Erich Krause, the New York Times best-selling non-fiction author, takes a swing at fiction with Primitives. Set in a post-apocalyptic world, it follows two young people in two different locations as they discover the cause of the end of the world.
It took me a bit to really get into this book, as it spent a bit of time detailing the lives of Seth and Sarah, the two protagonists who obviously would meet at some point. Neither is very content with their current situation and through the course of the book, they become aware of what exactly caused the fall of civilization; save for a few remnants here and there.
Primitives does have similarities to The Walking Dead, with the majority of humans transformed into bestial, dangerous creatures. Though the altered humans apparently can be saved, unlike the walkers in TWD. And some exhibit odd behavior, which turns out to be helpful rather than dangerous.
It was a good read, once the story got going and the protagonists began their journey. The villains didn’t seem to have that much depth and the heroes of the tale were a bit simple in their viewpoints, but it was overall entertaining.
It is interesting speculation on what the world would be like if such a catastrophe took place and does beg the question: is humanity worth saving? Even if the circumstances of the catastrophe are a bit… far-fetched.
I do want to go more into depth on this, but there are some spoilers. So if you are concerned about those, go check out the book. Then come back to continue this conversation.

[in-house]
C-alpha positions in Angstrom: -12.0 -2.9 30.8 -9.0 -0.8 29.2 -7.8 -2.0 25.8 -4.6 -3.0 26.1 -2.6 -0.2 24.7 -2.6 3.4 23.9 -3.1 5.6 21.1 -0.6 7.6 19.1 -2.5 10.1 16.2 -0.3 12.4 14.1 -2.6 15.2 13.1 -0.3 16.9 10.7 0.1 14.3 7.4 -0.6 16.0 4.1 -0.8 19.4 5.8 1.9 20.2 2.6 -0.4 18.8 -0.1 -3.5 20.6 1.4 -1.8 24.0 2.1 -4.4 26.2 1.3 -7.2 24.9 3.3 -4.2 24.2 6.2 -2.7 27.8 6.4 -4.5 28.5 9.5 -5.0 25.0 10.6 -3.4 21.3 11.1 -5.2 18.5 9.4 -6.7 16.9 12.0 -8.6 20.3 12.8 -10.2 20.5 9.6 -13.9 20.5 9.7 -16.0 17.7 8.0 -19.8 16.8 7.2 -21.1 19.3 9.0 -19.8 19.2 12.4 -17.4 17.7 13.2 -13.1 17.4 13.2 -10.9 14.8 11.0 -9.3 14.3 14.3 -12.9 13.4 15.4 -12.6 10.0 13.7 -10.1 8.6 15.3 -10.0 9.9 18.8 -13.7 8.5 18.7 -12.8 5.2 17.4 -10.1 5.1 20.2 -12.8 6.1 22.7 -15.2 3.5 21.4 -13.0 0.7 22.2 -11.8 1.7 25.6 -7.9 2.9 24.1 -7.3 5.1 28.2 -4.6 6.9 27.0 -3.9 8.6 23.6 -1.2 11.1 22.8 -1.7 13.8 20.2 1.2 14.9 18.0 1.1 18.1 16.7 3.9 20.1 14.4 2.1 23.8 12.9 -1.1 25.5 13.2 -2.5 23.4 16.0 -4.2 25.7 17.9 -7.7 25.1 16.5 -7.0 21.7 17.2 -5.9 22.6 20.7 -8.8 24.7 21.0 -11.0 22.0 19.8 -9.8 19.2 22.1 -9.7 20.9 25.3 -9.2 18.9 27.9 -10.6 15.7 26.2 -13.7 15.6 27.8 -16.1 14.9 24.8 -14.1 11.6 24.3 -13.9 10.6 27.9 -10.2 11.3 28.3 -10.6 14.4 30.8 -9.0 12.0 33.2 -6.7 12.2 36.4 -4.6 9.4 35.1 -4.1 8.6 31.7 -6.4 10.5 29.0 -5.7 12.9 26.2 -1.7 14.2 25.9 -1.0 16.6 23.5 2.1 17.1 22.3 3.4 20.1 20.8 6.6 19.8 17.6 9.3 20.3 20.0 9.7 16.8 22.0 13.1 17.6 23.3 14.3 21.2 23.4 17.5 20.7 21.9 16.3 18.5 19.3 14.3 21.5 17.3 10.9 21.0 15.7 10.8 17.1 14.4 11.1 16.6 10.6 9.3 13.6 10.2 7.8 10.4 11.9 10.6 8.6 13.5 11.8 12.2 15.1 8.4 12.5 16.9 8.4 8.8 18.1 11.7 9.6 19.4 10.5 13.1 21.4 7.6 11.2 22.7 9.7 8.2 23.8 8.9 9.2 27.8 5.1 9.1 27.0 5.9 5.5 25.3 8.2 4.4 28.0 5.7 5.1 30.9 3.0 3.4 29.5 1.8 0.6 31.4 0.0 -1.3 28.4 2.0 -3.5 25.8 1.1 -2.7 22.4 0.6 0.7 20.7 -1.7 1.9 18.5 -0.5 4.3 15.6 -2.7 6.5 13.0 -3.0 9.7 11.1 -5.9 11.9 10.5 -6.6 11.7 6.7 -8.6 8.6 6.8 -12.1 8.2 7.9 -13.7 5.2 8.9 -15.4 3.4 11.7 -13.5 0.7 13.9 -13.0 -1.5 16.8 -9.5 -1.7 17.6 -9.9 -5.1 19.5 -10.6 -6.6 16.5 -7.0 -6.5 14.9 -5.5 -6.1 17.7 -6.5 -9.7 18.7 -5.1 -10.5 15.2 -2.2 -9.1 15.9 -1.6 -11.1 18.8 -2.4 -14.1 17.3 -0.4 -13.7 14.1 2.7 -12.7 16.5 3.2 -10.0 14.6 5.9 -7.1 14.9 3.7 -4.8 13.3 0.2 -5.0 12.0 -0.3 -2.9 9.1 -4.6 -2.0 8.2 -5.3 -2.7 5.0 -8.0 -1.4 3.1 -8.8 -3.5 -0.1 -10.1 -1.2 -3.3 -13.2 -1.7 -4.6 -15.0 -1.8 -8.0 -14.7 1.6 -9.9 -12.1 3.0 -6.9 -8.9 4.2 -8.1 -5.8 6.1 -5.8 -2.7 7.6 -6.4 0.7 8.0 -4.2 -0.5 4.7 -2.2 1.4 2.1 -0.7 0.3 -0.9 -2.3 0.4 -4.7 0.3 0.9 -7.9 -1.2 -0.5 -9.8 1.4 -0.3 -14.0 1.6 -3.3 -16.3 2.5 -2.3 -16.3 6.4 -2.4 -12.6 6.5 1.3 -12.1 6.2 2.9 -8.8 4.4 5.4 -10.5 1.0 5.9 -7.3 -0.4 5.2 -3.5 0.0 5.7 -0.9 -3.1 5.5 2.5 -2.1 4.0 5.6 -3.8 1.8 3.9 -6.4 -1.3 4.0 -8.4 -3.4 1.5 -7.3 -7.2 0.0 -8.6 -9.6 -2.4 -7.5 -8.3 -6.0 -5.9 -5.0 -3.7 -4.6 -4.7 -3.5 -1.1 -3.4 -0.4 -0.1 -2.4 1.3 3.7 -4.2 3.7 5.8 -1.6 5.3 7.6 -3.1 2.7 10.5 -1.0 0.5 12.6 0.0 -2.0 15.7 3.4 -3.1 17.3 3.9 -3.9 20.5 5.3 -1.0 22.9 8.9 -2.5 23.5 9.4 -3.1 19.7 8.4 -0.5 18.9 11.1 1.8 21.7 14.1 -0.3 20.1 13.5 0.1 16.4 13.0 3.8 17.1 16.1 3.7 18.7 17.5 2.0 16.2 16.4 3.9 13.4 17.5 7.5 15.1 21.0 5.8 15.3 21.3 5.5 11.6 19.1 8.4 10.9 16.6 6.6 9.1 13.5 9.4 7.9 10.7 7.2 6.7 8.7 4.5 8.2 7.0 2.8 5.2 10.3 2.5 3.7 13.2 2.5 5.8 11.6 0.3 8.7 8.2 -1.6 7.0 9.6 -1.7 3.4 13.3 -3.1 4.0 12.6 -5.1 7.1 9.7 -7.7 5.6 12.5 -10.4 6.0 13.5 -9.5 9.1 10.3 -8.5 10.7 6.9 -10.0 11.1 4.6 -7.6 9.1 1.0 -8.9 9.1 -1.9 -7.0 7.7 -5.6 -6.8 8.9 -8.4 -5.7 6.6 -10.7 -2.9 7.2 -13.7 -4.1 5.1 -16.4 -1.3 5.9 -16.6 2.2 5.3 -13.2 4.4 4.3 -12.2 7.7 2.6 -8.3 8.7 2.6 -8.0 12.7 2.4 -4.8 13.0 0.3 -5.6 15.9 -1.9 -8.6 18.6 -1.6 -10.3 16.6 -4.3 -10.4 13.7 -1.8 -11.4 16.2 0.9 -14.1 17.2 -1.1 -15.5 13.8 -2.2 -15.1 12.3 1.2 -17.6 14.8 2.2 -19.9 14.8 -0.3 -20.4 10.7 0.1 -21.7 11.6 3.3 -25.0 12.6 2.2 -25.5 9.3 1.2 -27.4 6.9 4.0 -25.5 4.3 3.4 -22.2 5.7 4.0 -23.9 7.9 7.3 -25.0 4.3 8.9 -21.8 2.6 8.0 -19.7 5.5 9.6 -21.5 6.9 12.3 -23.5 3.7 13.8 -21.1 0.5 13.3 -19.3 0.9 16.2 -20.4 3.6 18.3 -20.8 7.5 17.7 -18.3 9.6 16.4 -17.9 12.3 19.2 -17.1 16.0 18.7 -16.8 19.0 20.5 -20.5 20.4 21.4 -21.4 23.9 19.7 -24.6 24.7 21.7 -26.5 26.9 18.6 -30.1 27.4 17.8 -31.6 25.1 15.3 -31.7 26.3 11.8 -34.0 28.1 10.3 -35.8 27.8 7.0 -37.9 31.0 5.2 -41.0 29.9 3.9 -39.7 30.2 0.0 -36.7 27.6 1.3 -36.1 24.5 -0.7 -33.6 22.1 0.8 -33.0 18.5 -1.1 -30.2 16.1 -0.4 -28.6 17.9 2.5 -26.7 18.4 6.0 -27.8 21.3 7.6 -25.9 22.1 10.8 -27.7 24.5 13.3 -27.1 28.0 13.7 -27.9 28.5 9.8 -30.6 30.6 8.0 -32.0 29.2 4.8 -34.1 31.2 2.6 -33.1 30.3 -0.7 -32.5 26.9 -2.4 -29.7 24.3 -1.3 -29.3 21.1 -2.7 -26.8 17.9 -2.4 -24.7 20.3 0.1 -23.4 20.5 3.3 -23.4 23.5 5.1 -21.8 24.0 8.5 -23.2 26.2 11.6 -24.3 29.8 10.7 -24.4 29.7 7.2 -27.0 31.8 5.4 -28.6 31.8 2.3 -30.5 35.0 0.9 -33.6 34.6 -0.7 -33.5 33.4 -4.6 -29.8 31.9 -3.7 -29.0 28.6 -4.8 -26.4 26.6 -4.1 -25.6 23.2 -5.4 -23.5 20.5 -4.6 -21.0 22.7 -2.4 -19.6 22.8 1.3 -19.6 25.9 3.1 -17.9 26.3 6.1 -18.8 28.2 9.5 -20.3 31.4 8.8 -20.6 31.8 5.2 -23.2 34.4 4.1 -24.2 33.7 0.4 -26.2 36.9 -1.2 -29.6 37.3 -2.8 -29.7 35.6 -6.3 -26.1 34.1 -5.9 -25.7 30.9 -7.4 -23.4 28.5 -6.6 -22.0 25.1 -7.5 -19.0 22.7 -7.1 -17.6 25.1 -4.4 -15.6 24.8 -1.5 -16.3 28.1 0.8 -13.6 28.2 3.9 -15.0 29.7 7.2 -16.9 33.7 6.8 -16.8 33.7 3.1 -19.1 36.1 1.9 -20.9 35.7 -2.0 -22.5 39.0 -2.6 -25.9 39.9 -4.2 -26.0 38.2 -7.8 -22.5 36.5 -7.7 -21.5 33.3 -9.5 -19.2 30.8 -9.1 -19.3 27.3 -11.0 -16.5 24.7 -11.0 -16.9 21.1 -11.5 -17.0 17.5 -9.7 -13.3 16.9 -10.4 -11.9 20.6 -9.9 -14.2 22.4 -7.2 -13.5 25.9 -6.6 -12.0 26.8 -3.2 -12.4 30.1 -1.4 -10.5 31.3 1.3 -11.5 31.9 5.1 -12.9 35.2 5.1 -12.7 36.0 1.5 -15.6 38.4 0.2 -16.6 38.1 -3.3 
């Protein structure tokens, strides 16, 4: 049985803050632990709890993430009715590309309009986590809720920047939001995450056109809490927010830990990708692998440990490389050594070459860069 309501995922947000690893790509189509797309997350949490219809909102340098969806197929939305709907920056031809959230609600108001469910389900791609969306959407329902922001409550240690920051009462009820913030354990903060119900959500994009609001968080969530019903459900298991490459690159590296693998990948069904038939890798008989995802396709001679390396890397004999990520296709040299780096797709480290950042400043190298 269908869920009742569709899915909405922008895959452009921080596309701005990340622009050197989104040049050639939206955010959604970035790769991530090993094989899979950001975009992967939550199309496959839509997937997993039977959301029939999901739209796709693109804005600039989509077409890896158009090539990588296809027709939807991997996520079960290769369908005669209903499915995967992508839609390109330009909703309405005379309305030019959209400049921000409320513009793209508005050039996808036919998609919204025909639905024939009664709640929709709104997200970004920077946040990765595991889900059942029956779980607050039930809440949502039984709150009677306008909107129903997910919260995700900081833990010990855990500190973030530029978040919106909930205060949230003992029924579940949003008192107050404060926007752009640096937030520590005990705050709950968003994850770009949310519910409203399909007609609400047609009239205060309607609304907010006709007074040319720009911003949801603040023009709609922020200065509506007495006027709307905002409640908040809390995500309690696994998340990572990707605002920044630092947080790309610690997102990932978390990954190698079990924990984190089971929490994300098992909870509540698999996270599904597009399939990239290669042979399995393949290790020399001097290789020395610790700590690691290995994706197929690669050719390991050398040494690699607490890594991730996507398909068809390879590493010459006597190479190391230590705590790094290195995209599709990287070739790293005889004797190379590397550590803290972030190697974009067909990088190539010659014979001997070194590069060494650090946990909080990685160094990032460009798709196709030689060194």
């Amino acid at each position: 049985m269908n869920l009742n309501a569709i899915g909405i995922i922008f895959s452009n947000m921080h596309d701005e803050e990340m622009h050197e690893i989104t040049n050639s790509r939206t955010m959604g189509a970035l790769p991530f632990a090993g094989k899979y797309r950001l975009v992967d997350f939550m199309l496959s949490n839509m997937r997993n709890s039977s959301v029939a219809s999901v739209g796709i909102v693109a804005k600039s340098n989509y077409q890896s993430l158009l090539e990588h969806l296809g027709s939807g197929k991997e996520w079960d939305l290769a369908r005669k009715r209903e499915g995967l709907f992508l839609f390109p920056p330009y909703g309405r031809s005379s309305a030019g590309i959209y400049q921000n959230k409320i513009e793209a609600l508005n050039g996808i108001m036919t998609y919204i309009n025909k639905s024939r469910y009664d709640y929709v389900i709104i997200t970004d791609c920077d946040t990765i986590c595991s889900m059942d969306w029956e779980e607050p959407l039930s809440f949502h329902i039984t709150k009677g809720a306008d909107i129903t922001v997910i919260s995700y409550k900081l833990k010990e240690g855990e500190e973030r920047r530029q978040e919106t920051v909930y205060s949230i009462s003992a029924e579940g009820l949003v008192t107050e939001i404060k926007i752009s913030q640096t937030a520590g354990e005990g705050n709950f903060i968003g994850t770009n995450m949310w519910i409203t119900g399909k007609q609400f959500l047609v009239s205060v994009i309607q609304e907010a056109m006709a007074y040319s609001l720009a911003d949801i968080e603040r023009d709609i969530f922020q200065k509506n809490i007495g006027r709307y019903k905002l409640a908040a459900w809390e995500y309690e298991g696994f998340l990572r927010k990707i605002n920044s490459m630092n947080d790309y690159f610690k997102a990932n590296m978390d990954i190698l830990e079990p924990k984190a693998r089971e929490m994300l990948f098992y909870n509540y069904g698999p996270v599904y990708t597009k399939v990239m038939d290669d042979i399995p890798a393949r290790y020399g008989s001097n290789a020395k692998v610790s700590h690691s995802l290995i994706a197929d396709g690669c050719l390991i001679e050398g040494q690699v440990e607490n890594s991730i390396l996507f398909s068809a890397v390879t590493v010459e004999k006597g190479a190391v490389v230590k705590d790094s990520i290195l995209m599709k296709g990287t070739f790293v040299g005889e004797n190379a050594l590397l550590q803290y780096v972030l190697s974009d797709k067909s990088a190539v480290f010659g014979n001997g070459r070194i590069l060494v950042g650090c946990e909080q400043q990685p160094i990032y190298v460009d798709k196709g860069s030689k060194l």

You can find it on Amazon here: https://amzn.to/3wyBrkb
Spoilers are below the book cover.
I did have a concern after reading this book. I wondered if there was a not-very-subtle political message. I tried to see if there were social media posts that might indicate this by the author but could find nothing. He doesn’t do much on social media. Regardless, I still had my concern.
The premise of how the world ends does seem to carry a bit of an anti-vaccination agenda. A global pandemic spreads across the globe. A cure, desperately needed, is distributed without adequate testing. This cure contains a substance that reduces most of the world into mindless, raving lunatics. The lesson? Is it to not trust doctors and medicine?
It’s hard to say if that is the thrust of this book. Science fiction authors have speculated about genetically engineered viruses, medications distributed to keep the masses in their place, and all kinds of ways that government, corporations, or mad scientists could cause harm on a global scale. So, this novel could be nothing more than a clever idea that has been used before but seems particularly topical now.
Would such a scenario be possible? Could one man, as shown in this book, successfully con all the governments of the world into accepting his cure with just a cursory quality check? I doubt it. Other scientists would run some rigorous tests on this miracle cure. And if we can’t get people to take a vaccine that has had a ton more testing and lots more published research behind it today, how likely would everyone take this pill without question? Not to mention that others would be devising their own cures.
Primitives is a good read. Entertaining. And definitely meant to be part of a series with the ending we got. But I wouldn’t take it as a political statement. Just a fictional tale to pass the time.